Within the International Code Council’s 2003 International Building Code (IBC), the five-percent damped design spectral response accelerations at short periods, SDS, and at 1-second period, SD1, are used to determine the seismic design base shear. These parameters, which are a function of the site’s seismicity and soil, are also used as parts of triggers for other code requirements. There are four steps involved in determining the value of SDS and SD1. They are as follows:
Step 1: Determine the mapped maximum considered earthquake spectral response accelerations at short periods, SDS, and 1-second period, SD1. These values can be determined either by using the 2003 IBC Figures 1615(1) through 1615(10) or by using the Seismic Design Parameters Version 3.10 CD-ROM, which also is published by the ICC.
Step 2: Determine the site’s soil classification in accordance with IBC Section 1615.1.1.
Step 3: Determine the site coefficients Fa and Fv using IBC Tables 1615.1.2 (1) and 1615.1.2(2). Fa is a function of the site’s soil classification and SS. And, Fv is a function of the site’s soil classification and S1.
Step 4: Calculate SDS = (2/3)(Fa)(SS) and SD1 = (2/3)(Fv)(S1).
Answers to FAQ’s
Q: 2003 IBC Figures 1615(1) through 1615(10) provide mapping values for the maximum considered earthquake ground motion. What does maximum considered earthquake (MCE) mean? Can a Richter magnitude be associated with the MCE?
A: In coastal California, the MCE is the largest earthquake that can be delivered by the known seismic sources—it is also referred to as the deterministic earthquake. Elsewhere in the country, the MCE is an earthquake that is expected to occur once in approximately 2,500 years, which has a 2-percent probability of exceedance in 50 years.
No, a Richter magnitude cannot be associated with the MCE. The Richter magnitude provides a measure of the energy released at the source of an earthquake. The mapped values, on the other hand, are indicative of the intensity of earthquake ground motions expected at a site and are associated with the probability indicated above. They depend on the estimated energy released at source (magnitude) considering known seismic sources that may cause earthquake ground motions at the site, the source-to-site transmission path (including, very importantly, the distance from source to site), and the site soil characteristics.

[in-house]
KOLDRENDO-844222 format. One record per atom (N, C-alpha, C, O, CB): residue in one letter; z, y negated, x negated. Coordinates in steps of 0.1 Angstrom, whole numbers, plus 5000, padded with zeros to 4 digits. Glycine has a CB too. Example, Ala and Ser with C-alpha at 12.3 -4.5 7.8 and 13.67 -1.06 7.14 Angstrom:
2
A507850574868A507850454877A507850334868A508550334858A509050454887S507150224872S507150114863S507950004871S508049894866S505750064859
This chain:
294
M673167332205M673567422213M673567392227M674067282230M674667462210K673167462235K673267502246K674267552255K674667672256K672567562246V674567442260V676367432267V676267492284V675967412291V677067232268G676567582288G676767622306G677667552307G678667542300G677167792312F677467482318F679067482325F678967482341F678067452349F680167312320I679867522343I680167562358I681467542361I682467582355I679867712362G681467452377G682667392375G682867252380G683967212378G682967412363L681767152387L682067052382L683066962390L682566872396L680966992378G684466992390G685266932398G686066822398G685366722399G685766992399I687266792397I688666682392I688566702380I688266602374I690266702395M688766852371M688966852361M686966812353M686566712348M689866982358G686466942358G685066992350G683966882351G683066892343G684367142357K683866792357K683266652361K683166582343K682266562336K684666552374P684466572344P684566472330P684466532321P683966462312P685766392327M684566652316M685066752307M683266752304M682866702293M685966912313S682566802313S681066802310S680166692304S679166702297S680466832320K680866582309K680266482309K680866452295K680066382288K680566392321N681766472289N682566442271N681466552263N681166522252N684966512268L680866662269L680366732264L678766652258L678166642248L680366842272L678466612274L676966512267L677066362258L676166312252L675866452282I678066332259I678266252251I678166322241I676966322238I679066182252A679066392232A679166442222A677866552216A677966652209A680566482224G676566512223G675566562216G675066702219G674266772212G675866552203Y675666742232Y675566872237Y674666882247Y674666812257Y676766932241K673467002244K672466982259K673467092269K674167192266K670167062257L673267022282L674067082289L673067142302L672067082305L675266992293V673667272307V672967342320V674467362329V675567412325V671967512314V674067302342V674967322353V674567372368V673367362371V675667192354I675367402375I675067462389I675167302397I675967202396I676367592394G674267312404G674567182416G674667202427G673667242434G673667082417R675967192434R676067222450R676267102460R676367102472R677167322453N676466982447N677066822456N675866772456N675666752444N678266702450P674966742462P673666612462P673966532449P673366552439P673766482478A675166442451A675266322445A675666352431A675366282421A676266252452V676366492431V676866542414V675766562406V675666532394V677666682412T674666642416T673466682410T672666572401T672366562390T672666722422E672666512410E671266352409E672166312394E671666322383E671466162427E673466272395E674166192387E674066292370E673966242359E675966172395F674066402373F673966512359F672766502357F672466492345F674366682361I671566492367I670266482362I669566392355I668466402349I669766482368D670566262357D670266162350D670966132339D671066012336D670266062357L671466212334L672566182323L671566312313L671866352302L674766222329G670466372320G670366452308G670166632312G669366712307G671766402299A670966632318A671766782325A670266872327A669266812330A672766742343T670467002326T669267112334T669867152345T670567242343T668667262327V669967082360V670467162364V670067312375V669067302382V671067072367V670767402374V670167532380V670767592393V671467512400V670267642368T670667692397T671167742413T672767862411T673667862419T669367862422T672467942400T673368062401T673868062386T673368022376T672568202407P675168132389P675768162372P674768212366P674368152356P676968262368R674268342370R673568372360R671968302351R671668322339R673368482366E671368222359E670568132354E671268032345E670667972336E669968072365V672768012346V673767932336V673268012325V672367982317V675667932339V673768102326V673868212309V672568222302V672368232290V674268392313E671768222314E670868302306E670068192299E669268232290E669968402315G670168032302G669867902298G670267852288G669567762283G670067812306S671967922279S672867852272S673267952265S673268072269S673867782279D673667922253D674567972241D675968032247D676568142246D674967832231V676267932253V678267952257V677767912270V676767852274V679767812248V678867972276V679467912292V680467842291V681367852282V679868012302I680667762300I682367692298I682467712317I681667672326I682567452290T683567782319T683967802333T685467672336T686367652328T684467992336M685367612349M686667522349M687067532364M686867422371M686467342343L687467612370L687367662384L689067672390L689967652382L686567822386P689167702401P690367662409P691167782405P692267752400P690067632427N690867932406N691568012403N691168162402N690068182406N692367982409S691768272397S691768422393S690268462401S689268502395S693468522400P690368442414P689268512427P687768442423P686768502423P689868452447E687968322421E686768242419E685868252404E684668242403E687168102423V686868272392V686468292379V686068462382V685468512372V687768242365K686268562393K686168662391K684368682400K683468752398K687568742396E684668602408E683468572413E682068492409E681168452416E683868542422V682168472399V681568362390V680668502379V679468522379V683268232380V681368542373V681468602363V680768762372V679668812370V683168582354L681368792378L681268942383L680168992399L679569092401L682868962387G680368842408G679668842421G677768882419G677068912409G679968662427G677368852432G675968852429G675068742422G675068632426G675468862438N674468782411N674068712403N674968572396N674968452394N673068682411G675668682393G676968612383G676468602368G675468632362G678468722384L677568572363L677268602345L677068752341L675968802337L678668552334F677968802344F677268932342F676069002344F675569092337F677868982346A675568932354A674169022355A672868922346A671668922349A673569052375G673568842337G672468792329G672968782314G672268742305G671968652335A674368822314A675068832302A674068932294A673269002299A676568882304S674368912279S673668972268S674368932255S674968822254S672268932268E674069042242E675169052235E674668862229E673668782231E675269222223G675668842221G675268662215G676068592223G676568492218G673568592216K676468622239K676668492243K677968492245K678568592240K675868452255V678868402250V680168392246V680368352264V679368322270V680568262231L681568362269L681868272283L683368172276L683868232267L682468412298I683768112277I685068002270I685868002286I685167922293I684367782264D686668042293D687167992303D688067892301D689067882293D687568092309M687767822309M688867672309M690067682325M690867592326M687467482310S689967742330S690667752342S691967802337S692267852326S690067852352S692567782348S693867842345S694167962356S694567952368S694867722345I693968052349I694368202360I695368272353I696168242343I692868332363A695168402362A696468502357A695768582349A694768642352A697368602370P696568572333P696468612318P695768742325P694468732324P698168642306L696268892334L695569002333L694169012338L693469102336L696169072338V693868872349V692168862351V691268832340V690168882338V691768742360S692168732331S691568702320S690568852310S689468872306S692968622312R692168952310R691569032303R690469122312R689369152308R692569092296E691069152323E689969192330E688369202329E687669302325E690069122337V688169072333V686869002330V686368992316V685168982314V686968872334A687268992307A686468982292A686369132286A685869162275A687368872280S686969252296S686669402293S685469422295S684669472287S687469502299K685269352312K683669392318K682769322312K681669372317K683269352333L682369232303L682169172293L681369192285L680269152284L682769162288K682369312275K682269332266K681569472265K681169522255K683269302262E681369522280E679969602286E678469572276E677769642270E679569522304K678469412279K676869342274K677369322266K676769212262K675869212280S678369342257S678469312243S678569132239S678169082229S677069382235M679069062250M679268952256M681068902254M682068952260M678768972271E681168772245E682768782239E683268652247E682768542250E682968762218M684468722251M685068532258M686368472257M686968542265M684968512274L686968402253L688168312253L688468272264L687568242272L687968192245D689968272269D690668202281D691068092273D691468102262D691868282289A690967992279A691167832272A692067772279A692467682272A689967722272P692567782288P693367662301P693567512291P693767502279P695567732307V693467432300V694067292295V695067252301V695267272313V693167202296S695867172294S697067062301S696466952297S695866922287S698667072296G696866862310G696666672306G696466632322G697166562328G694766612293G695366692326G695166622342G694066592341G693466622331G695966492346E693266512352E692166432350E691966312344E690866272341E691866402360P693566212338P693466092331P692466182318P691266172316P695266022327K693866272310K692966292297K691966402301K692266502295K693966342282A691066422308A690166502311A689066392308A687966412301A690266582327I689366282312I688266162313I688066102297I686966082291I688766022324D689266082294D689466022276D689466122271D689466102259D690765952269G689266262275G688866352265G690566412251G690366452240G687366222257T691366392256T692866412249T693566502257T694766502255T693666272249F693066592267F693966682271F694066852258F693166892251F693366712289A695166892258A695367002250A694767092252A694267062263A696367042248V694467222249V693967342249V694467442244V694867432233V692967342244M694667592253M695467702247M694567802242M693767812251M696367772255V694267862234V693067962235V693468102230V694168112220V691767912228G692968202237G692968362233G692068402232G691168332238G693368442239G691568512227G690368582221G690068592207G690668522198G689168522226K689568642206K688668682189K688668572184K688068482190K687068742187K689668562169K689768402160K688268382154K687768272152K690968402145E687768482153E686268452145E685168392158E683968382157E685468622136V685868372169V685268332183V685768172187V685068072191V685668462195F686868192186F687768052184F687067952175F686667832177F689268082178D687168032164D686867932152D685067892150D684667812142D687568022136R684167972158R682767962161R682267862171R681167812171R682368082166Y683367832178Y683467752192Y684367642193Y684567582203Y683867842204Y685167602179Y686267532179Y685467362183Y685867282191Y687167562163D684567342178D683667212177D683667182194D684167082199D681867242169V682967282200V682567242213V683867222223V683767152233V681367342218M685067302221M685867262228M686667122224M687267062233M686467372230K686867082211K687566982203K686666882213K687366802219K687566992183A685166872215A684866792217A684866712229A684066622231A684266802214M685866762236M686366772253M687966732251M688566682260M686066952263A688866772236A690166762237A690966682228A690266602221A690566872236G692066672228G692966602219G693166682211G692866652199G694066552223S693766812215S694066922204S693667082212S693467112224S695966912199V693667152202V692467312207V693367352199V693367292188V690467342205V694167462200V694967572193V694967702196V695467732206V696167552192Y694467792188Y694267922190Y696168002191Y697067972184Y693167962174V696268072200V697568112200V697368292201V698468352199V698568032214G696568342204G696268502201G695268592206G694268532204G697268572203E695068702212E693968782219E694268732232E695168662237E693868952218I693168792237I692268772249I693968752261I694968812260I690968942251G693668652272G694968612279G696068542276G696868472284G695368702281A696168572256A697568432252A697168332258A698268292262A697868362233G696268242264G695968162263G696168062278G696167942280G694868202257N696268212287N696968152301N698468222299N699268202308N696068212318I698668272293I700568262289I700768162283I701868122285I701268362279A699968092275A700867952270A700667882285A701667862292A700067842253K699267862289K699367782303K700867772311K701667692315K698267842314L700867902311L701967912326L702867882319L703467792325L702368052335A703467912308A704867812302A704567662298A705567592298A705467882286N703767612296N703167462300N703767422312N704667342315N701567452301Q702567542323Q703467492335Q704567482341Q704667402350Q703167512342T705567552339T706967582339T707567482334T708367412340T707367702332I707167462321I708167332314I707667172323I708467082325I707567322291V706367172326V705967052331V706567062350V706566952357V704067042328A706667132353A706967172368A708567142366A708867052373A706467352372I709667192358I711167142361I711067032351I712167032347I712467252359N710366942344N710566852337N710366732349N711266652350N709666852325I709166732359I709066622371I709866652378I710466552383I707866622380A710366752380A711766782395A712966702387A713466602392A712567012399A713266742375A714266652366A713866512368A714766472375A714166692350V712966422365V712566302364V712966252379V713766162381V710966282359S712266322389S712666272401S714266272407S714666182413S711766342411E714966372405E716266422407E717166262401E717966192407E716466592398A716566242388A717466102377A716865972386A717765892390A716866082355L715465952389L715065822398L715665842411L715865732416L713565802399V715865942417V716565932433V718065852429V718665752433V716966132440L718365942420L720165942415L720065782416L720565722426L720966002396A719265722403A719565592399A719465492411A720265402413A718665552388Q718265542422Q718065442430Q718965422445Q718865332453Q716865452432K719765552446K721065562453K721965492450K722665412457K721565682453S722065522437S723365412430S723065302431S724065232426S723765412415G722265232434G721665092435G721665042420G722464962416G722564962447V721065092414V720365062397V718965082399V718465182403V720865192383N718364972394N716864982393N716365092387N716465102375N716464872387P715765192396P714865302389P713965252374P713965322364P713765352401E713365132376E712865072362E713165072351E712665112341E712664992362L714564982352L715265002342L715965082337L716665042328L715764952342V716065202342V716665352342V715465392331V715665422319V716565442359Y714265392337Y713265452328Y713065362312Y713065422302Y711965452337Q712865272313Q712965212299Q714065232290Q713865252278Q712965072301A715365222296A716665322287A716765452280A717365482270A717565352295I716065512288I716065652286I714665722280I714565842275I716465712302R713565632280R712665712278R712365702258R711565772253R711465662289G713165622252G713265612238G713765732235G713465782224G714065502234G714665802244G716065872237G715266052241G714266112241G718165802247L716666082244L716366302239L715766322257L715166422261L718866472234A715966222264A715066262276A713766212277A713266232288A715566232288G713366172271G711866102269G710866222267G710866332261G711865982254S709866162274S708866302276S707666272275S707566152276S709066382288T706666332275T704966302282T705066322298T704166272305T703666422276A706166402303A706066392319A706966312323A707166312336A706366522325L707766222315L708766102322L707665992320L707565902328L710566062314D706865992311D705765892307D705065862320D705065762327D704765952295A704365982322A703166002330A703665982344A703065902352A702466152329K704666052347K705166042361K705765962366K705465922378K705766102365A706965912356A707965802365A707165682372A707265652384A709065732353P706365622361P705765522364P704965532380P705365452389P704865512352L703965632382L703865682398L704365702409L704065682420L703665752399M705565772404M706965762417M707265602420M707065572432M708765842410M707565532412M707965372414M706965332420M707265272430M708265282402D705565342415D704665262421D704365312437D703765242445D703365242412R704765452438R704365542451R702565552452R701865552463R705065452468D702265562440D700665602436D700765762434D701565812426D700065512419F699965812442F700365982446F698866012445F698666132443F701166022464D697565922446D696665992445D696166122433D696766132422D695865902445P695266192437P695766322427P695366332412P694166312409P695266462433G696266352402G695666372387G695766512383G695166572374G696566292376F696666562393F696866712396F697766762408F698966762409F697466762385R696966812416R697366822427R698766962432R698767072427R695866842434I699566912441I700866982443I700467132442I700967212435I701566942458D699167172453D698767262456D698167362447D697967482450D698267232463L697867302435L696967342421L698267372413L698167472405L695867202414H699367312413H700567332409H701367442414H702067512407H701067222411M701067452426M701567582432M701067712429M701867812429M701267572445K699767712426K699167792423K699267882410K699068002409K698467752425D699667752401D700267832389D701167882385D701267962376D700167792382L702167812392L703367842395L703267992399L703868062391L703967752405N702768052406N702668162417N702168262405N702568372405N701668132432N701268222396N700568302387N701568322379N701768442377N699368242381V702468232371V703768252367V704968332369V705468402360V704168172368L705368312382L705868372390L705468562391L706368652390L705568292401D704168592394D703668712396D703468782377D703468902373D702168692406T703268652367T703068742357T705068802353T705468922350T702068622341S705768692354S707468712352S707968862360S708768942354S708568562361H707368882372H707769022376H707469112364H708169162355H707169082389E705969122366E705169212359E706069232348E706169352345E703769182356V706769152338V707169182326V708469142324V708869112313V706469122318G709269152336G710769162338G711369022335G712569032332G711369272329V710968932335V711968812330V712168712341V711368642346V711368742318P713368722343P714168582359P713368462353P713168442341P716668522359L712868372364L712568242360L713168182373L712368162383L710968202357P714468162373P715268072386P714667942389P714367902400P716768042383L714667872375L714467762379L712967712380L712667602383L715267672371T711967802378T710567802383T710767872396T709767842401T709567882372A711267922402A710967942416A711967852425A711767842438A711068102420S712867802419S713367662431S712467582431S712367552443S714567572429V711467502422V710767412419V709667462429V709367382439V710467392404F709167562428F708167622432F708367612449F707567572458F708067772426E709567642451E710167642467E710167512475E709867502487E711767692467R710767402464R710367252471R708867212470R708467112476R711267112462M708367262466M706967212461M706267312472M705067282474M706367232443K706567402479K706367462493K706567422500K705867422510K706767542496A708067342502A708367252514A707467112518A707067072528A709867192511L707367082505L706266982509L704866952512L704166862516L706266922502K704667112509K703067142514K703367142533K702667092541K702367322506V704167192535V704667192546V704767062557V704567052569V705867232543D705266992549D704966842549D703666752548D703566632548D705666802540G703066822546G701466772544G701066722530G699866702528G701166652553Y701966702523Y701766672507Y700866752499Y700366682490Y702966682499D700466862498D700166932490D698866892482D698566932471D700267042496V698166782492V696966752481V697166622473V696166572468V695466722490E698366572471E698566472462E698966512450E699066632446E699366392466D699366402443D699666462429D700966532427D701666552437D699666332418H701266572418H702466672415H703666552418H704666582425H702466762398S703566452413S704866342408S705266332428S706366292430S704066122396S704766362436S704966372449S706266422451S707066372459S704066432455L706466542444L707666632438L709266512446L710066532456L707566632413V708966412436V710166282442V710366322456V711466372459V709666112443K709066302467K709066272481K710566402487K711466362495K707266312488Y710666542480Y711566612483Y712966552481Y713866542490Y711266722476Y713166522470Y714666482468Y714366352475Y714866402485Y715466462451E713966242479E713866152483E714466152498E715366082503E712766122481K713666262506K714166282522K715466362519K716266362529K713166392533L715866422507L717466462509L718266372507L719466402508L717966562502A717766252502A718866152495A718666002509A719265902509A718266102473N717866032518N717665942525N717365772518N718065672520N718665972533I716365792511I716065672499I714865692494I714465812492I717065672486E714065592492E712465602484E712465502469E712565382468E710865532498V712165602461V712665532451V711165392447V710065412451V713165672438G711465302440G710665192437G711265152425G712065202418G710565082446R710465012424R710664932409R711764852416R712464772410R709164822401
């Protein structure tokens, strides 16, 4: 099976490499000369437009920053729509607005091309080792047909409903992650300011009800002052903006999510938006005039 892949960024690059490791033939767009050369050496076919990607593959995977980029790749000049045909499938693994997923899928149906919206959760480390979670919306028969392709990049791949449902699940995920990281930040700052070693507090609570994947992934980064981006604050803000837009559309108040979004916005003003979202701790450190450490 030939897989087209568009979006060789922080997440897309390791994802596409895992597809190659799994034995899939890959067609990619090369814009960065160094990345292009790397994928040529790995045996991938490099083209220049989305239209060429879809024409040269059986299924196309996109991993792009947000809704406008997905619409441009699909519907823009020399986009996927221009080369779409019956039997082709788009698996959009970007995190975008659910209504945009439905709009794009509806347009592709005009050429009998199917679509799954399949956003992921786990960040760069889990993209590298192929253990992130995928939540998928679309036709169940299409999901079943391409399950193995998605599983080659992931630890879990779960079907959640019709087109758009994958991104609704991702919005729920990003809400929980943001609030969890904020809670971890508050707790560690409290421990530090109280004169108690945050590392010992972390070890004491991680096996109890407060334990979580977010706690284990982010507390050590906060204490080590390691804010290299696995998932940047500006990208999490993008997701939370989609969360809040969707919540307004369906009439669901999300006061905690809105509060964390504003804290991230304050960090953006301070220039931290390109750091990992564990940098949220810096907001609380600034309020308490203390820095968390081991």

Q: I understand that the mapped spectral response accelerations SS and S1 relate to the MCE, which has a 2-percent probability of being exceeded in 50 years. Also, I understand that the mapped spectral response accelerations need to be adjusted for site class effects. However, I don’t understand the extra step of multiplying by 2/3, as prescribed in 2003 IBC Section 1615.1.3. What earthquake are we designing for when we do this? Does it still represent the 2 percent in 50-year earthquake? (This question and the following response is reprinted with permission from the 2003 IBC Structural Q&A Application Guide.)
A: You are still designing for an earthquake with the 2-percent probability of being exceeded in 50 years. It’s just that you are designing for collapse prevention in this earthquake, rather than life safety. The 2/3 factor reduces the mapped spectral response accelerations to correspond to a collapse prevention goal by offsetting the factor of safety of 1.5 which is consistent with the life-safety goal and is inherent in the R factor. (Refer to the sidebar for term definitions and more explanations.)
Collapse prevention versus life safety
The Federal Emergency Management Agency defines collapse prevention and life safety within The National Earthquake Hazards Reduction Program’s Guidelines for the Seismic Rehabilitation of Buildings.
Collapse prevention: The building remains standing, but only barely; any other damage or loss is acceptable.
Life safety: The structure remains stable and has significant reserve capacity; hazardous nonstructural damage is controlled.
Why are the spectral response accelerations corresponding to the MCE multiplied by 2/3? In prior building codes, the intent was to design structures for life safety in an earthquake with a 10-percent probability of being exceeded in 50 years (also referred to as the 500-year event). However, with the development of the new spectral response acceleration maps, it was recognized that this design basis was not adequate for the infrequent, but very large earthquake events that could occur in the eastern United States. Therefore the design philosophy changed so that structures were designed for collapse prevention in an earthquake with the 2-percent probability of being exceeded in 50 years (2,500- year event), except for portions of California, where the seismic sources are better known.
The switch from the 500-year event to the 2,500-year event was incorporated into the new seismic maps. However, the R coefficients used in the base shear formula are based on the life safety goal. Rather than revising the R values, the code writers opted to reduce mapped spectral response accelerations by the factor of safety of 1.5, which explains the 2/3 factor (2/3 is the reciprocal of 1.5).